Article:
Hamal: alpha Arietis

α Arietis

Alpha Arietis is called Hamal, "Sheep".

The constellation is quite insignificant now, compared to its original function, of signalling the arrival of the Spring Equinox.

Some two or three millennia ago the Sun's arrival in Aries marked the return of the Spring. Thus it was that Hipparchus chose to begin mapping the heavens using Aries as the starting point, at 00h. This "zero hour" has since moved over to Pisces.

Finding the three is an easy naked-eye exercise. From the Pleiades in Taurus move to the west (about five binocular fields) until, at the same declination, you come to the distinctive asterism.

An interesting point about Aries is the group of stars formed by its brightest members, best seen with the naked eye (as gamma Arietis is just out of view, half a binocular field below beta Ari.): stars. Hamal is a yellow giant while Sheratan (beta Arietis) is blue-white.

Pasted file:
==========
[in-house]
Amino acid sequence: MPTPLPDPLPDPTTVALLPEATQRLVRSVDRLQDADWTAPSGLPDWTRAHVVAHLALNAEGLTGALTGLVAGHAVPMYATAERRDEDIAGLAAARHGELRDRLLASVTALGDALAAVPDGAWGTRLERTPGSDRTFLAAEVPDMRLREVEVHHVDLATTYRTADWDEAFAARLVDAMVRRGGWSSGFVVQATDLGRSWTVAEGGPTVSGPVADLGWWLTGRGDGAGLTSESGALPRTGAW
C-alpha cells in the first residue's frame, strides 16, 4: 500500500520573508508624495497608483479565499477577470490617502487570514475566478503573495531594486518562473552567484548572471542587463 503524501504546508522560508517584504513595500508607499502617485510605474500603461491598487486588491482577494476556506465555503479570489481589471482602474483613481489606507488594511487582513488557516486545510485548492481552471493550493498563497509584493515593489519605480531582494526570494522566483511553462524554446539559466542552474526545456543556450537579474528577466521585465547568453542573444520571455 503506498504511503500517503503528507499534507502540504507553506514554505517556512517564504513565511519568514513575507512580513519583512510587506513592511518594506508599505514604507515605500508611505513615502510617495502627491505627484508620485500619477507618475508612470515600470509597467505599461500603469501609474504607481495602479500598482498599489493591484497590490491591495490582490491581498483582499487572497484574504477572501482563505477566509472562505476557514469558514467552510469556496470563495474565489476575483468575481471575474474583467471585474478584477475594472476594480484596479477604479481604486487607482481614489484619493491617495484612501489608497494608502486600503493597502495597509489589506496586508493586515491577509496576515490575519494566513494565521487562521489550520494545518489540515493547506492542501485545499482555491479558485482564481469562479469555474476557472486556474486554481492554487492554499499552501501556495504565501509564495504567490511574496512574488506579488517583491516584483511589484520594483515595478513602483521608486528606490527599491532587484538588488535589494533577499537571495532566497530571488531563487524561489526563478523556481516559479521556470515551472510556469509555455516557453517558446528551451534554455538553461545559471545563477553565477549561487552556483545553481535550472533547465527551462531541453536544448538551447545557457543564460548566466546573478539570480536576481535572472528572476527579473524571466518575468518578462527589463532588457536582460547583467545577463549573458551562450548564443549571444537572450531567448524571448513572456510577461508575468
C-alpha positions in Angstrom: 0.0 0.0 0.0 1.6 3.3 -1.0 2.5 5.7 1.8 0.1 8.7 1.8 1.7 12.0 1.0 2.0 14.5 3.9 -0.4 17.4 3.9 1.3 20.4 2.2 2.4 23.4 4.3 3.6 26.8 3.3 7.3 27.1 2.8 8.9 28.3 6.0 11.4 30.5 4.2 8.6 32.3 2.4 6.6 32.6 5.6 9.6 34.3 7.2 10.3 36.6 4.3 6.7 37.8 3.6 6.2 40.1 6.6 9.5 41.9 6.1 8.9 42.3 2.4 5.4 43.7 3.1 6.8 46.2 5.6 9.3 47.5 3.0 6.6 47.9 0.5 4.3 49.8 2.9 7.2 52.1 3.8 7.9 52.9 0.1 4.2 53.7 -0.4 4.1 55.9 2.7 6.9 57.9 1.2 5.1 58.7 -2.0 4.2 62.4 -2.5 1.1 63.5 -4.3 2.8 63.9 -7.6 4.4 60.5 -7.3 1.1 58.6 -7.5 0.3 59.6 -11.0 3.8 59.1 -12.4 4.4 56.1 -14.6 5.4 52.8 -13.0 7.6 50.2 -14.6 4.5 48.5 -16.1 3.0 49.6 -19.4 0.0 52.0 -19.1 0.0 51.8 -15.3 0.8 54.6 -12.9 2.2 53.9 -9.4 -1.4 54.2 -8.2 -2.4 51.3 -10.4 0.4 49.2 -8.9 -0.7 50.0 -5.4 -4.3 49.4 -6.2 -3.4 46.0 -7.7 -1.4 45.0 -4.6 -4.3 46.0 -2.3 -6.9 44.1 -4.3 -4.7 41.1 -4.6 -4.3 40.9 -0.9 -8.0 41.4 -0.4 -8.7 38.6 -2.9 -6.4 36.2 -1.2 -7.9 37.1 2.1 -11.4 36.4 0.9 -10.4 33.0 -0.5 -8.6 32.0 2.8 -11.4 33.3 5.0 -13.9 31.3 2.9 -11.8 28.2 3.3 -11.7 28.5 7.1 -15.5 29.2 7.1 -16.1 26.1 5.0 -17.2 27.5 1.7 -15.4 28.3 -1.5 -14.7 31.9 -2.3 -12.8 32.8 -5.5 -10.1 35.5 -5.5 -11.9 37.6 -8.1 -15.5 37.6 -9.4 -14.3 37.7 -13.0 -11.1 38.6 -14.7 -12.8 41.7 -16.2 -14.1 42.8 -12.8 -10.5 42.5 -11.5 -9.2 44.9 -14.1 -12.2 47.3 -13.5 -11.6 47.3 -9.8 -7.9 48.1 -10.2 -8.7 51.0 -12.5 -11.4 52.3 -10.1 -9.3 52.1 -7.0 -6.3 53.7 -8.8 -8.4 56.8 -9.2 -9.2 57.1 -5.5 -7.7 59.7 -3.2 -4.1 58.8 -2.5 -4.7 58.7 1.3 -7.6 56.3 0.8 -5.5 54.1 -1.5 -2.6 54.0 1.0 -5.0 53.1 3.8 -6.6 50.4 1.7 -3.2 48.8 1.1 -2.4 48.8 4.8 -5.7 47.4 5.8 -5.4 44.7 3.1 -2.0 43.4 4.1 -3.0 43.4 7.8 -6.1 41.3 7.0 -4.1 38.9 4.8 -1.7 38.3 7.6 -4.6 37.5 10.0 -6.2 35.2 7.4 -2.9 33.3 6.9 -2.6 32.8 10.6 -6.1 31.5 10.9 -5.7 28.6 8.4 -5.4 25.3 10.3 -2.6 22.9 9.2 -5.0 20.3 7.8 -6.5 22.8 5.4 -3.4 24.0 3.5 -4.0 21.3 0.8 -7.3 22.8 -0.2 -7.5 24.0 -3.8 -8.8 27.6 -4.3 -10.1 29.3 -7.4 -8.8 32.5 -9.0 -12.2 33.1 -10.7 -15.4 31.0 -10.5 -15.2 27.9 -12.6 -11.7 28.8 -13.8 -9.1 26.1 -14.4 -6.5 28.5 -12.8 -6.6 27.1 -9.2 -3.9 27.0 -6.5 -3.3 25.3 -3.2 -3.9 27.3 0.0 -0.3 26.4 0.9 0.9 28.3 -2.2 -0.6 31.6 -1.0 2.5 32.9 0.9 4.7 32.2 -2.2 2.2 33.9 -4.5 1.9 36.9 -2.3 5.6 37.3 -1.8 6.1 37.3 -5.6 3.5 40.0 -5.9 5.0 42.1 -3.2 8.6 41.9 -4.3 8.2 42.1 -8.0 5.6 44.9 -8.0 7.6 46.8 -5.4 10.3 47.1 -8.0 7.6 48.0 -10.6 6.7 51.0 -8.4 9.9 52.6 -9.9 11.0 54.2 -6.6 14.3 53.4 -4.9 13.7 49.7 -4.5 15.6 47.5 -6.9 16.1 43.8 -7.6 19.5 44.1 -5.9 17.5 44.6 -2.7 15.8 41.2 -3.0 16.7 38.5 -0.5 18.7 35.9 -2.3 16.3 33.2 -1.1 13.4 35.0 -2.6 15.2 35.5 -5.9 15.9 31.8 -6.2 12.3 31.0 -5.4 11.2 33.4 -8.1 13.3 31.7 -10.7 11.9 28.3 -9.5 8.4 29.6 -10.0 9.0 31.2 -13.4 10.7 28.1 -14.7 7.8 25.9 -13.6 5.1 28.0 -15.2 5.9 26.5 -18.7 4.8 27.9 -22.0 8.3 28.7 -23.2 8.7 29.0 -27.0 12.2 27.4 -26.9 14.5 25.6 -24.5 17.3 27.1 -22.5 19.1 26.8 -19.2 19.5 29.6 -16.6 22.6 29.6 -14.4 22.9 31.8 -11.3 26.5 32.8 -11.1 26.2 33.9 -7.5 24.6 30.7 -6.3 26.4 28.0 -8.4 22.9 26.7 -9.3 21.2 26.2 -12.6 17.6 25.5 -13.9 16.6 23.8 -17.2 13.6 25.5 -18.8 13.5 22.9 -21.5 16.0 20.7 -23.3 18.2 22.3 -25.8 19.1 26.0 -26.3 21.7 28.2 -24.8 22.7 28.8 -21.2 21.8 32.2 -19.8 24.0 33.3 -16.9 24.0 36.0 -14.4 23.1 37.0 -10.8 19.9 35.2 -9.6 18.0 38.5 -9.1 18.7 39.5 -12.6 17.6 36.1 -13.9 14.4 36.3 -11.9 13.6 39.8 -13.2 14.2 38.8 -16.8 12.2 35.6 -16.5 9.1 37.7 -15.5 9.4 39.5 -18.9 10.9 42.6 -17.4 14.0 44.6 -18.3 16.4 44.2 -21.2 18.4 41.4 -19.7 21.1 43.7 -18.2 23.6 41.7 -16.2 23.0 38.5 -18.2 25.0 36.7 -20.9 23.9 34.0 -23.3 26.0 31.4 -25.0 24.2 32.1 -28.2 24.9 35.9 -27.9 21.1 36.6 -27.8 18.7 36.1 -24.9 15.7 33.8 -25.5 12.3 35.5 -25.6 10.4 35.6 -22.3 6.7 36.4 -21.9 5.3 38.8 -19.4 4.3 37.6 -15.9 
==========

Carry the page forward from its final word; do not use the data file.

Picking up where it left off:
Alpha Arietis is also a spectroscopic binary, with a companion orbiting the star every 1.1 days.

In the same field as alpha and beta is lambda Arietis, a wide binary: 4.8, 7.7, PA 46 and separation 37.4".

Gamma Arietis (a lovely binary) comes into view by moving just south of beta: binoculars. Click on gamma on the map for further information.

Alpha Arietis is a convenient jumping off point for finding a number of other stars, such as alpha Piscium, which is 20 directly south of the Aries group.

A much smaller constellation can also be conveniently visited after locating Hamal. Triangulum is just to the north of Aries. It houses the binocular Messier object, M33, three binocular fields northwest of alpha Arietis.

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1999-2014 by Richard Dibon-Smith.